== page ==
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Two dust particles from the Murchison meteorite which fell to Earth in Australia in 1969.  (Source: Argonne National Laboratory, Department of Energy)
New evidence suggests that basic life really may have come from the stars.

It has long been thought that the seeds for life came to a primordial Earth from solar system leftovers crashing into the planet. These meteorites, comets, or other unknowns may have contained vital components with which budding life on Earth either assimilated or used as a catalyst to create itself. Now, in a paper to be published in Earth and Planetary Science Letters, European scientists claim they have evidence to prove the theory may be correct.

The group, based at Imperial College London, found some of the base building blocks for life, nucleobases, in dust from the Murchison meteorite which fell to Earth in 1969. Nucleobases, in this case uracil and xanthine, are the components that make up two of the most important parts of any Earth-bound life form, DNA and RNA.

In order to confirm that these molecules weren't from simple contamination, the researchers analyzed the individual atoms of the nucleobases. They found the carbon contained within was a heavier breed that what forms naturally on Earth. The molecules must have come from space.

Professor Mark Sephton, a co-author of the paper states “Because meteorites represent left over materials from the formation of the solar system, the key components for life -- including nucleobases -- could be widespread in the cosmos. As more and more of life’s raw materials are discovered in objects from space, the possibility of life springing forth wherever the right chemistry is present becomes more likely.”

While giving insights on how higher life may have formed on Earth, the finding may also bolster the theory that life may have once existed on a warmer, wetter Mars or a cooler, clearer Venus. NASA hopes to find evidence for such theories by analyzing the ice contained in the soil of the red wasteland that the Mars Phoenix Lander touched down on.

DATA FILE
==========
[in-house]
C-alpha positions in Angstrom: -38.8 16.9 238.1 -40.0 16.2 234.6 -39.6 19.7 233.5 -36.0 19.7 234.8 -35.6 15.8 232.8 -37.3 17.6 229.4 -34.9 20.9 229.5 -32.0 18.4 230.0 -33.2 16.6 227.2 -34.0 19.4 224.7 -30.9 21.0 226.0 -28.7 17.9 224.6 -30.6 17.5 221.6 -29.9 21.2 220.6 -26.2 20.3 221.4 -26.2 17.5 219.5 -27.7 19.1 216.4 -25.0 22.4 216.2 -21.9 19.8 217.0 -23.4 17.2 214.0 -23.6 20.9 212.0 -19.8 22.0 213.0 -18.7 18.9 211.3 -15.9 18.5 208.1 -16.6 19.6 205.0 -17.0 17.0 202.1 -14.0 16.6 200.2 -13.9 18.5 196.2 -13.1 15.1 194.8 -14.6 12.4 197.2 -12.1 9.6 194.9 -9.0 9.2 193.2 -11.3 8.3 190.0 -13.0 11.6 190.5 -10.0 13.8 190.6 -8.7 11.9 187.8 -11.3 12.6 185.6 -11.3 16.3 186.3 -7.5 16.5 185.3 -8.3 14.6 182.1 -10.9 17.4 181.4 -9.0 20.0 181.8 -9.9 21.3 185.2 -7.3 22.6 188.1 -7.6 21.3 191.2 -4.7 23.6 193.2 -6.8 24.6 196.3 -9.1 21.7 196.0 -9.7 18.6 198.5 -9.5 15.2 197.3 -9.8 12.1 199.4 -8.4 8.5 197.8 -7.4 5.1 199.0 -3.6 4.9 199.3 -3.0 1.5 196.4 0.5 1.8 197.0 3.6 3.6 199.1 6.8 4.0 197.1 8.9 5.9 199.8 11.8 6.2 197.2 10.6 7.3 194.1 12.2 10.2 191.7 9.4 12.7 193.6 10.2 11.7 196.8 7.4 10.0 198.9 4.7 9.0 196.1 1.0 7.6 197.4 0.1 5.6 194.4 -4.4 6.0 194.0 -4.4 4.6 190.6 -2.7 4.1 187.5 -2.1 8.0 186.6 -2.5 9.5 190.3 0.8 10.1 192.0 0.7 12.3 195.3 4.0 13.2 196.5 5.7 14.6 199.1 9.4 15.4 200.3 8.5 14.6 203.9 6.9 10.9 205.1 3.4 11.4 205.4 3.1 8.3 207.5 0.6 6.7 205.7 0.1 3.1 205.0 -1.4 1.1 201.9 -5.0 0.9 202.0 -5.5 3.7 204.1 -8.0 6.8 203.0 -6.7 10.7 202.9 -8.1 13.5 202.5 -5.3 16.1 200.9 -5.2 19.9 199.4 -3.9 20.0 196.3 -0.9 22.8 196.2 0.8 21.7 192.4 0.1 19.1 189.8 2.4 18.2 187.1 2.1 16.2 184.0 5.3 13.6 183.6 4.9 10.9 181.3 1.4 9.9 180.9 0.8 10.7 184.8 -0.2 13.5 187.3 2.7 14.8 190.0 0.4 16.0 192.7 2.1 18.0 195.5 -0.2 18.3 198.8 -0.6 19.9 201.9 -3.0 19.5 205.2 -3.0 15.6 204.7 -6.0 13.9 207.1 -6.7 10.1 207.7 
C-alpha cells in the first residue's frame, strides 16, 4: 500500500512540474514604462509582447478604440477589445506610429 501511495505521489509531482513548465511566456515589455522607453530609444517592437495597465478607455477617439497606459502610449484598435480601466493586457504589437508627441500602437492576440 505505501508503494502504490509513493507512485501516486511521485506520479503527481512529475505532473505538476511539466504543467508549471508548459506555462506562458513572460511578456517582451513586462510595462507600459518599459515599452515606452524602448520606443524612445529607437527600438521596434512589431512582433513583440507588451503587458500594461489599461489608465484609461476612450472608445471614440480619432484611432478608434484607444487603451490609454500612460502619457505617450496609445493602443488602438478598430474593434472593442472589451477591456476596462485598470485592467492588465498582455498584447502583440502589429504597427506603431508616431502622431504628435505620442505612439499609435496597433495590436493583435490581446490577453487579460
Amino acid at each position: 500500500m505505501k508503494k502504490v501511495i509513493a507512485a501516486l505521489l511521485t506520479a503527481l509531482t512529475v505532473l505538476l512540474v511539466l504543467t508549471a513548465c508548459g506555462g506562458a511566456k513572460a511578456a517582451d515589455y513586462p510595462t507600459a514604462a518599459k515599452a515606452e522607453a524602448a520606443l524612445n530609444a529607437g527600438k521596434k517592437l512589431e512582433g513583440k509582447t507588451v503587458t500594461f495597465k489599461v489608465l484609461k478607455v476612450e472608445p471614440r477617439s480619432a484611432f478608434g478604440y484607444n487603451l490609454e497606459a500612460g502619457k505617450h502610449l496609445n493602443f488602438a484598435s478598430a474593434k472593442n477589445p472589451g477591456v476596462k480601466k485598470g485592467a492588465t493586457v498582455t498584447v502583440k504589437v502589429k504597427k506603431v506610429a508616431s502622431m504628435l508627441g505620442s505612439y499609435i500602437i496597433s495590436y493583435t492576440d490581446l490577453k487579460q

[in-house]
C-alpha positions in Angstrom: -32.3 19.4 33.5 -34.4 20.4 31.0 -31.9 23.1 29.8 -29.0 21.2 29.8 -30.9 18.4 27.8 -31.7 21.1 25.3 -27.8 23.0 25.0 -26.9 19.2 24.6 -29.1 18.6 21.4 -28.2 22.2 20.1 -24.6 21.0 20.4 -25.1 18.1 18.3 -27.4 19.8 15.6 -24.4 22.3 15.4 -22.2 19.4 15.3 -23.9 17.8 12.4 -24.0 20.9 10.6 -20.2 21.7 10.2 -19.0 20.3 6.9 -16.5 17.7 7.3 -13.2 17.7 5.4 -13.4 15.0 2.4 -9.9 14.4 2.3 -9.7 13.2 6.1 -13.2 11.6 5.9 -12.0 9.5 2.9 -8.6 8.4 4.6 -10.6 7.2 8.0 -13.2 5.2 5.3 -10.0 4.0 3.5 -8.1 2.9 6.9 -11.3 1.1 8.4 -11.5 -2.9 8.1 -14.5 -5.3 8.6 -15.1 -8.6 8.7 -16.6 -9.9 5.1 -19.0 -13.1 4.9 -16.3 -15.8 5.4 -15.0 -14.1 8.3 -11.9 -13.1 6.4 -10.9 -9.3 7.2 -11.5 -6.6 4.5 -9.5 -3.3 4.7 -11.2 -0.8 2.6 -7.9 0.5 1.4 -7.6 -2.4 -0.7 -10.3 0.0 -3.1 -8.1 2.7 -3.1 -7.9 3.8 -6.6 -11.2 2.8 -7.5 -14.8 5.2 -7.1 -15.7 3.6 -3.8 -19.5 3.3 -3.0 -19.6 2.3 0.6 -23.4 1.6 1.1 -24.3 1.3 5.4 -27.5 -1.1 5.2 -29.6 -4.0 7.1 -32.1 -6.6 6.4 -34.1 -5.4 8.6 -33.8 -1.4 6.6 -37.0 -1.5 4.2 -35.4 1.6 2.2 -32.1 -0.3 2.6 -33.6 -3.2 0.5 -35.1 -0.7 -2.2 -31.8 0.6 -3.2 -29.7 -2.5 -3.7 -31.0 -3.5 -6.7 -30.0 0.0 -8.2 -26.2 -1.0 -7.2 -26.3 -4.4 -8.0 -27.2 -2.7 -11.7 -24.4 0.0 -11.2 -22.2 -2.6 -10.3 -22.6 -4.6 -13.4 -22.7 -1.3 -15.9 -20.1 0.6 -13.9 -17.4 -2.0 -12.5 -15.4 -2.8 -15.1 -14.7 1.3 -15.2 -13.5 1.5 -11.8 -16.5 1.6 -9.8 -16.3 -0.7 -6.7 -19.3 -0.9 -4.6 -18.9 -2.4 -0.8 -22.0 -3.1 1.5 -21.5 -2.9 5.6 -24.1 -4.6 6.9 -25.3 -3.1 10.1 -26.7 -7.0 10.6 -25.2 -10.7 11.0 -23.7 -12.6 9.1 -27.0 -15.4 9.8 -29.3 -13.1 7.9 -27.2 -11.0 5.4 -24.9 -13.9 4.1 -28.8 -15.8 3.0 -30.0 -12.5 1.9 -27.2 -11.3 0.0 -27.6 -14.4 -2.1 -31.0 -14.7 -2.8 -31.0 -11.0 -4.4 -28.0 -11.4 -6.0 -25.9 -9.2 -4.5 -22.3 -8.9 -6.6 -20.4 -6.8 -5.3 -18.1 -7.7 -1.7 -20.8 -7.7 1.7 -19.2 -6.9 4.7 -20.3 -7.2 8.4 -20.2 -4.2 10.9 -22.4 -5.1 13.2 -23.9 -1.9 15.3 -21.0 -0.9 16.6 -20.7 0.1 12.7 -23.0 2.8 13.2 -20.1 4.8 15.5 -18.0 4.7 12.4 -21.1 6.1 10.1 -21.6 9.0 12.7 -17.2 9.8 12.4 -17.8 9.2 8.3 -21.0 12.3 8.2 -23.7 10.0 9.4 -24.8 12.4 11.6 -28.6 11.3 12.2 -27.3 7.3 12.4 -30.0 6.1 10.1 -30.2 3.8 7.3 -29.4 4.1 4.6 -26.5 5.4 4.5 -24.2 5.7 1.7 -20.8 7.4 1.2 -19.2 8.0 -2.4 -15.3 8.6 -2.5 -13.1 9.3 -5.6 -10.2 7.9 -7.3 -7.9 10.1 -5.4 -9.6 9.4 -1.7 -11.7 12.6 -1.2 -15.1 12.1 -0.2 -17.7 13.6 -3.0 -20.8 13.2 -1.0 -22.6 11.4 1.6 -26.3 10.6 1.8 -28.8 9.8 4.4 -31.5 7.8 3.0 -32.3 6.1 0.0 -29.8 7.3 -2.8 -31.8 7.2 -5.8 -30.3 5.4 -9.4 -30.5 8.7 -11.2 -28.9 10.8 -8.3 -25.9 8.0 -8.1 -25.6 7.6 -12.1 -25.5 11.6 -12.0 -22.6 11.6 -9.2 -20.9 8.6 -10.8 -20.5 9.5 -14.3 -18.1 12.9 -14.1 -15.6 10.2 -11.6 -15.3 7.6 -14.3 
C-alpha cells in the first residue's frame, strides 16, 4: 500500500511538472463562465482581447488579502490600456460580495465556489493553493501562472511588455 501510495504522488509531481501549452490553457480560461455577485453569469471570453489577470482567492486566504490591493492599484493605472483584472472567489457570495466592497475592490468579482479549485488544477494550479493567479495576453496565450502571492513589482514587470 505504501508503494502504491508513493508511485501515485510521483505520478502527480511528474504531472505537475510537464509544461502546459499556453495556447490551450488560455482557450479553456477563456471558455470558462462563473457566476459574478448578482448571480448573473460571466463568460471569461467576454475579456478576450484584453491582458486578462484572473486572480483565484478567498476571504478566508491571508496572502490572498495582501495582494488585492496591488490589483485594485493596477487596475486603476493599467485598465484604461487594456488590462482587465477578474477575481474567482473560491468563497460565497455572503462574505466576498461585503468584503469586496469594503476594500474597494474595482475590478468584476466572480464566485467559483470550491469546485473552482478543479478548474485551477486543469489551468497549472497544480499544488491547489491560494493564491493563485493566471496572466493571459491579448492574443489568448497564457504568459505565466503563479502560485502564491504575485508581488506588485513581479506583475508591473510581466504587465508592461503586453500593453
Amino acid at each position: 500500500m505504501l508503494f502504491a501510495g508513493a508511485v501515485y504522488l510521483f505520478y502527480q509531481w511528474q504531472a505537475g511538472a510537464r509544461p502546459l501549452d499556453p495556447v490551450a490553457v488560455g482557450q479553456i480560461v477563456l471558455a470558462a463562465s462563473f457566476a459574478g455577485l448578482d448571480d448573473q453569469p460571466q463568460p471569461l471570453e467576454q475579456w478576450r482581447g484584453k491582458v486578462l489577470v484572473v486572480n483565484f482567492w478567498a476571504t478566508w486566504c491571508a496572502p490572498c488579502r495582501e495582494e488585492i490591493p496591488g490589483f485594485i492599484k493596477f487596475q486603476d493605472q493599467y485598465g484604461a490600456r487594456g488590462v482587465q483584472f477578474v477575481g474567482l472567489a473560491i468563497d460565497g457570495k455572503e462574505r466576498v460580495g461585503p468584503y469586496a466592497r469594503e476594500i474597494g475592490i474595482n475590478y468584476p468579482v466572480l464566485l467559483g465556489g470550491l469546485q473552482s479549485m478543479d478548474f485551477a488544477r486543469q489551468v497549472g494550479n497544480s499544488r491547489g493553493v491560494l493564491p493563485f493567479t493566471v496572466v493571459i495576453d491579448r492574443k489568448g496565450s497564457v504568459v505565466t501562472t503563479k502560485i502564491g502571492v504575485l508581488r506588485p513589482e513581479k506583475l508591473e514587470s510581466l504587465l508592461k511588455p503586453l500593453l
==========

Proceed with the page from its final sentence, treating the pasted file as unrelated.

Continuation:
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RE: Ehhh
By Sunrise089 on 6/16/2008 11:21:47 AM , Rating: 3
For hard science/technical date I challenge you to find a single important article with factual information that is incorrect and not a result of quickly-corrected vandalism.

For analysis I will look elsewhere, but for strait facts or information Wikipedia couldn't be less "ruined."


RE: Ehhh
By Flunk on 6/16/08, Rating: 0
RE: Ehhh
By Adonlude on 6/16/2008 4:35:41 PM , Rating: 3
Holy crap people, drifting a bit! Asteriods, universe, life on earth, get back in the game here!


RE: Ehhh
By Ringold on 6/16/2008 7:29:53 PM , Rating: 2
Newspapers have managed to be probably every bit as accurate as your typical Wikipedia article, but does anybody doubt that the New York Times is biased? What about the nightly news? CNN? Fox? They all have the ability to report the same 'hard facts' and spin it the way their bias dictates.

I don't have the ability to speak on other subject matter, but I've been annoyed with their economics related entries for years. They used to have more slanted language and representations, but many entries have become less biased. The trade off is that some have been over simplified in the process or made sufficiently vague as to not be very useful.

They also play the same game as the news channels; like presenting a widely accepted mainstream theory, and citing "criticisms" from crackpots.

Wikipedia is useful as a toy, a quick reference only because no other online source is quite so handy or friendly, but beyond that it is and always will be a slave to the aggregate ideologies of those who oversee it.


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